They’ve experienced, endured, and survived a parent’s biggest fear and worst nightmare: having a child pass away. Devastated, shattered, and crushed, they somehow piece their hearts and lives back together – never moving on from their precious children but eventually moving forward with their lives, deeply impacted and changed people.

Over the past year I’ve had the sacred privilege of learning from dozens of beautiful and strong souls who have had children pass away. As they say, it’s a club no one ever wants to be a part of, but the lessons they learn the excruciatingly hard way about life, death, living, and loving are powerful, profound, and priceless for everyone. Here are three lessons that have stuck with me that will no doubt stick with you too.

 

1. If your child went missing, wouldn’t you go looking for them?

One of the most simple yet profound statements came from Iris Misshula, whose daughter Dana passed away suddenly while jogging. Iris asks simply, “If one of your children went missing, wouldn’t you go looking for them? That’s exactly what I am doing with my child who passed away. I’m trying to find where she went and if she’s okay.”

Of course if any of our children went missing, we all would go on an exhaustive search for our child and wouldn’t stop until we found them. Similarly, parents who have had children pass away miss them dearly and desperately want to know where their child went and if they are okay. Yes, they realize all too well their children aren’t physically coming back, but they want to know if the spirit of their son or daughter lives on somewhere and if they are being cared for.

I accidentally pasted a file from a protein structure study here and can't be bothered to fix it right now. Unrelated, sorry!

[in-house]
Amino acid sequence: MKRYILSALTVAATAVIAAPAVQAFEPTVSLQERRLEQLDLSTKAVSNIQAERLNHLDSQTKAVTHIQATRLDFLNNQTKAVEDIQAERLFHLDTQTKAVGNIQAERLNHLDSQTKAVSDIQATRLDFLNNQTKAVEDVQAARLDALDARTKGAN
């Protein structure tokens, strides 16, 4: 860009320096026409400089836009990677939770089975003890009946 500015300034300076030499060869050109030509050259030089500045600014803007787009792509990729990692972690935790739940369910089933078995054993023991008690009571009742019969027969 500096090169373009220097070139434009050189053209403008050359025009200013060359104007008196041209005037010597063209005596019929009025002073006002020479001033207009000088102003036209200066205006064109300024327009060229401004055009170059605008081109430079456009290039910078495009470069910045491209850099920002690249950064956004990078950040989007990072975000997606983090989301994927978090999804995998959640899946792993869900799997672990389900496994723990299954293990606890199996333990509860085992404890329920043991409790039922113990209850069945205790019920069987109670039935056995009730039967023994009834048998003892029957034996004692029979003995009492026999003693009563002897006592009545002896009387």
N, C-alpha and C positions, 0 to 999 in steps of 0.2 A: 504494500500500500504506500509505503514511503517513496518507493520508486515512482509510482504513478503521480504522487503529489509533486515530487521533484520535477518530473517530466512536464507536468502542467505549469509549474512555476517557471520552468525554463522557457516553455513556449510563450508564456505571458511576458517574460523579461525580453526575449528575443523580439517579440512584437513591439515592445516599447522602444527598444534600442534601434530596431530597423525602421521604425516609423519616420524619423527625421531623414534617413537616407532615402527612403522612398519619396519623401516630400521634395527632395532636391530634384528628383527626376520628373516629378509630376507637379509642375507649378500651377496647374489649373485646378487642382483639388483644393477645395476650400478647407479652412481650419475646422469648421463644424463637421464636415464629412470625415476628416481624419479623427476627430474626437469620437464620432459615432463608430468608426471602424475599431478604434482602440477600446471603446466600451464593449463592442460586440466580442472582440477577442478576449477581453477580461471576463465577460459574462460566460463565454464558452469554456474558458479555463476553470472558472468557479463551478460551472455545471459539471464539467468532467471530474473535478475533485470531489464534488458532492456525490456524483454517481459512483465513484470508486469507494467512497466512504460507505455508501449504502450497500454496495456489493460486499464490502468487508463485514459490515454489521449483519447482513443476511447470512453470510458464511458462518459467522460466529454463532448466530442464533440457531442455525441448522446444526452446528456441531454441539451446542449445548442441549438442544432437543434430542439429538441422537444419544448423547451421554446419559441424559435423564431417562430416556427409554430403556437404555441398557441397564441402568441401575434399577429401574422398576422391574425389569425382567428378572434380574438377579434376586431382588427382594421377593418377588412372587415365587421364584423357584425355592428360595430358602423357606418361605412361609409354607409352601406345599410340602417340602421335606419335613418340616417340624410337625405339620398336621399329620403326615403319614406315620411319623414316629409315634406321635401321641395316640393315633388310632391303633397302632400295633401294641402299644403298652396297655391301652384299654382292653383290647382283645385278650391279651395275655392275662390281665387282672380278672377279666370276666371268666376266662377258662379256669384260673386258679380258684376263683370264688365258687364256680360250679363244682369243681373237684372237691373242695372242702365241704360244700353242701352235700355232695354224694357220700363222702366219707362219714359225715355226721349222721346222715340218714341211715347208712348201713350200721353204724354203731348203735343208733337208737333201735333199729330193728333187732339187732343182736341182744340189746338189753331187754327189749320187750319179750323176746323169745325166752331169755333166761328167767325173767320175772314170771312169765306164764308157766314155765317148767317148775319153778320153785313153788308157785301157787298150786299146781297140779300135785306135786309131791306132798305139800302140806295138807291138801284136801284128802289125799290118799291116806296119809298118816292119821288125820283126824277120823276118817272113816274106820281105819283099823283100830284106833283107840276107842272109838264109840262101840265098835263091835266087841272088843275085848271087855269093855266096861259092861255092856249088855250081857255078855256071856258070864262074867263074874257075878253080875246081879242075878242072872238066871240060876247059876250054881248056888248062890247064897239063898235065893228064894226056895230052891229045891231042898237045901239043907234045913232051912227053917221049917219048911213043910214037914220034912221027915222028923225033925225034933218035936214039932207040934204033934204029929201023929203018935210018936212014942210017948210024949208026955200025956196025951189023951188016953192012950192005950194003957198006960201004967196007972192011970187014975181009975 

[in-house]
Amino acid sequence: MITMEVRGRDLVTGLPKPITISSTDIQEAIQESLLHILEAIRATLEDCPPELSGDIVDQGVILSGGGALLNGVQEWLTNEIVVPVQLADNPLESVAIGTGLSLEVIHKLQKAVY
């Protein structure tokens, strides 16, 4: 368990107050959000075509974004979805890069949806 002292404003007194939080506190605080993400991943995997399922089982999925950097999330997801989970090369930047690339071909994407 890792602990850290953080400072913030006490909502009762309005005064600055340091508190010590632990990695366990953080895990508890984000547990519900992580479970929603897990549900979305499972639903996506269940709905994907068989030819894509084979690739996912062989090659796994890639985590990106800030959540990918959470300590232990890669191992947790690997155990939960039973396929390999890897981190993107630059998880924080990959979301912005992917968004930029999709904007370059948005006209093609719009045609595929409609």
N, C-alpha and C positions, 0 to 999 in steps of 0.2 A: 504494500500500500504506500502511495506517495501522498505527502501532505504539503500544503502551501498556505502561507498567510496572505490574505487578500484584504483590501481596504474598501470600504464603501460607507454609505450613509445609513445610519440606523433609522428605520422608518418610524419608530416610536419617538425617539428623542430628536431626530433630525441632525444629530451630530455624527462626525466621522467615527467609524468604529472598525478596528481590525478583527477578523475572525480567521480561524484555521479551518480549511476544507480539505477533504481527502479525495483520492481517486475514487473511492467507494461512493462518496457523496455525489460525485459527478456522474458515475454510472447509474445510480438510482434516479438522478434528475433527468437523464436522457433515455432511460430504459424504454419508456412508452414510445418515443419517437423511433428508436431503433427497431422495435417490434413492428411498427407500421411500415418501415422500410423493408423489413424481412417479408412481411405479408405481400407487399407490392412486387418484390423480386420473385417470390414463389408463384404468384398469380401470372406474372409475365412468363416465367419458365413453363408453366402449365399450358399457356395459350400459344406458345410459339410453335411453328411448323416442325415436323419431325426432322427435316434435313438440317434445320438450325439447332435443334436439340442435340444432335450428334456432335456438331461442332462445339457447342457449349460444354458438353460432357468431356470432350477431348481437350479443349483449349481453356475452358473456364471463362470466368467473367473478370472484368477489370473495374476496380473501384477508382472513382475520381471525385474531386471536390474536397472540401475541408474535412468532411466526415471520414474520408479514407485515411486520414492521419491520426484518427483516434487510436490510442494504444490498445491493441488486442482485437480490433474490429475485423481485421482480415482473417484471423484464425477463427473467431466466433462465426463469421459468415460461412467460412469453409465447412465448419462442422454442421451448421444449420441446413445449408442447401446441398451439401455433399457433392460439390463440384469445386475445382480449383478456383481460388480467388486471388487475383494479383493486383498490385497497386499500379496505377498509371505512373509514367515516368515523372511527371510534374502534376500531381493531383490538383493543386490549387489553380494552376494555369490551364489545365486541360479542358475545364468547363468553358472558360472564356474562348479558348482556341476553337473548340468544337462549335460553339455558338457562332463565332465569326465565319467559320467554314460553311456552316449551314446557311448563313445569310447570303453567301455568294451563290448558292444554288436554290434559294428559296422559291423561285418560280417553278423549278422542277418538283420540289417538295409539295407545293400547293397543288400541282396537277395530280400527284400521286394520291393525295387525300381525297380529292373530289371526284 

Many grieving parents understandably go on serious spiritual quests to “find” their children – voraciously reading books, watching videos, listening to podcasts, etc., that focus on the mystery of the Afterlife. Some turn to religious teachings about heaven, others seek out medium readings in an effort to reconnect with their children, and some turn to studying near-death experiences (NDEs) as ways to search for their children and find soul-satisfying answers. Learning from NDEs that although a person’s physical body dies, life indeed continues on and their children are safely on the Other Side cared for by deceased family members and friends provides some comfort during the difficult grieving process.

All of us, when faced with life-altering events and seemingly unanswerable questions, go on a deep search for meaningful answers at some point in our lives.

What answers are you searching for in your life right now and why?
Are you looking in the right places?
What resources can you turn to for solid and soul-satisfying answers?
Who best can support and guide you during your search?

2. Major life transitions serve as a reset button that change a person’s values and trajectory.

For many near-death experiencers, their life-changing visit to heaven acts as a reset button for their life. Most come to realize the trajectory they were on was either not mentally, physically, and/or spiritually healthy for them or was not aligned with their life’s purpose. The NDE often acts as a major reset button – significantly resetting their life, their values, their profession, and their purpose. The NDE serves as significant catalyst to reboot their lives and livelihoods into hopefully a higher version of themselves.